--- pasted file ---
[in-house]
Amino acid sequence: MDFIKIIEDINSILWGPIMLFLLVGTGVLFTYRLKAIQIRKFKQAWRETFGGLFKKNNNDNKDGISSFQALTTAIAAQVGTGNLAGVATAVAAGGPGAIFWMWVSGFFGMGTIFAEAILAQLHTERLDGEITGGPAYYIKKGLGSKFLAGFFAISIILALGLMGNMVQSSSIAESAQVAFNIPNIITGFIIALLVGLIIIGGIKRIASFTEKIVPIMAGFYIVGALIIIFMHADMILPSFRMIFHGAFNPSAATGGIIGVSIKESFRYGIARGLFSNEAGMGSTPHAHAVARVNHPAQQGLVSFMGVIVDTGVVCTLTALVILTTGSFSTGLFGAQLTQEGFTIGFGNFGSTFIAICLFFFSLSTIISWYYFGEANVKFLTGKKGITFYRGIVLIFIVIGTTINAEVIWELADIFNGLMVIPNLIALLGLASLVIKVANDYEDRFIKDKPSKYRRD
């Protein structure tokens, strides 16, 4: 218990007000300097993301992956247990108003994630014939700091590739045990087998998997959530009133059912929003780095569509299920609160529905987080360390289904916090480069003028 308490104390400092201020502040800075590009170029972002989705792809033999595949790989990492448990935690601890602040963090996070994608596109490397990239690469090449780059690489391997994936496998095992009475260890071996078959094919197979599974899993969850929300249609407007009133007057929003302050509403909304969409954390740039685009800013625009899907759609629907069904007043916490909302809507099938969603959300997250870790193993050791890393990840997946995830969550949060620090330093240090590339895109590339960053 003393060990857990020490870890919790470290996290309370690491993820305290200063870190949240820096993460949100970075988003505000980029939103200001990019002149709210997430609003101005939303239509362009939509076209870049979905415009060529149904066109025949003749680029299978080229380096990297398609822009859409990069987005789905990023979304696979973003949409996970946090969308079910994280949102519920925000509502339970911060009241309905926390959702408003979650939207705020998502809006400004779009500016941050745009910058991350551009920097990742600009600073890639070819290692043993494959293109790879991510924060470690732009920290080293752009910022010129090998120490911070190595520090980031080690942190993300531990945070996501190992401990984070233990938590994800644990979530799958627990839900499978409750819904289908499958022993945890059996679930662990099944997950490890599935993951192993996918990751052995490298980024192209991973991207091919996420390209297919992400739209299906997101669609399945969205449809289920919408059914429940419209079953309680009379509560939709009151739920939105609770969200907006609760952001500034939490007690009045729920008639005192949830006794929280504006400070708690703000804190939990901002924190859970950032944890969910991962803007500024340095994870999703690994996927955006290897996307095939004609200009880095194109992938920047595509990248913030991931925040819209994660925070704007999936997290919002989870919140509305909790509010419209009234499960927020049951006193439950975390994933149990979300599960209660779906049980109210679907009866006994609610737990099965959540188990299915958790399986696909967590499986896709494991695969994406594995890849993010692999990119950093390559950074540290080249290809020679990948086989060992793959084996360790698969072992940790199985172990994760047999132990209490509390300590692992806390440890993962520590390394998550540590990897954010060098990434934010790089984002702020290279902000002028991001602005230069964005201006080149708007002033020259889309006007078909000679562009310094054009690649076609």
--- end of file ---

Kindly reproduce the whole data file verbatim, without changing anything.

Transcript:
[in-house]
Amino acid sequence: MDFIKIIEDINSILWGPIMLFLLVGTGVLFTYRLKAIQIRKFKQAWRETFGGLFKKNNNDNKDGISSFQALTTAIAAQVGTGNLAGVATAVAAGGPGAIFWMWVSGFFGMGTIFAEAILAQLHTERLDGEITGGPAYYIKKGLGSKFLAGFFAISIILALGLMGNMVQSSSIAESAQVAFNIPNIITGFIIALLVGLIIIGGIKRIASFTEKIVPIMAGFYIVGALIIIFMHADMILPSFRMIFHGAFNPSAATGGIIGVSIKESFRYGIARGLFSNEAGMGSTPHAHAVARVNHPAQQGLVSFMGVIVDTGVVCTLTALVILTTGSFSTGLFGAQLTQEGFTIGFGNFGSTFIAICLFFFSLSTIISWYYFGEANVKFLTGKKGITFYRGIVLIFIVIGTTINAEVIWELADIFNGLMVIPNLIALLGLASLVIKVANDYEDRFIKDKPSKYRRD
């Protein structure tokens, strides 16, 4: 218990007000300097993301992956247990108003994630014939700091590739045990087998998997959530009133059912929003780095569509299920609160529905987080360390289904916090480069003028 308490104390400092201020502040800075590009170029972002989705792809033999595949790989990492448990935690601890602040963090996070994608596109490397990239690469090449780059690489391997994936496998095992009475260890071996078959094919197979599974899993969850929300249609407007009133007057929003302050509403909304969409954390740039685009800013625009899907759609629907069904007043916490909302809507099938969603959300997250870790193993050791890393990840997946995830969550949060620090330093240090590339895109590339960053 003393060990857990020490870890919790470290996290309370690491993820305290200063870190949240820096993460949100970075988003505000980029939103200001990019002149709210997430609003101005939303239509362009939509076209870049979905415009060529149904066109025949003749680029299978080229380096990297398609822009859409990069987005789905990023979304696979973003949409996970946090969308079910994280949102519920925000509502339970911060009241309905926390959702408003979650939207705020998502809006400004779009500016941050745009910058991350551009920097990742600009600073890639070819290692043993494959293109790879991510924060470690732009920290080293752009910022010129090998120490911070190595520090980031080690942190993300531990945070996501190992401990984070233990938590994800644990979530799958627990839900499978409750819904289908499958022993945890059996679930662990099944997950490890599935993951192993996918990751052995490298980024192209991973991207091919996420390209297919992400739209299906997101669609399945969205449809289920919408059914429940419209079953309680009379509560939709009151739920939105609770969200907006609760952001500034939490007690009045729920008639005192949830006794929280504006400070708690703000804190939990901002924190859970950032944890969910991962803007500024340095994870999703690994996927955006290897996307095939004609200009880095194109992938920047595509990248913030991931925040819209994660925070704007999936997290919002989870919140509305909790509010419209009234499960927020049951006193439950975390994933149990979300599960209660779906049980109210679907009866006994609610737990099965959540188990299915958790399986696909967590499986896709494991695969994406594995890849993010692999990119950093390559950074540290080249290809020679990948086989060992793959084996360790698969072992940790199985172990994760047999132990209490509390300590692992806390440890993962520590390394998550540590990897954010060098990434934010790089984002702020290279902000002028991001602005230069964005201006080149708007002033020259889309006007078909000679562009310094054009690649076609």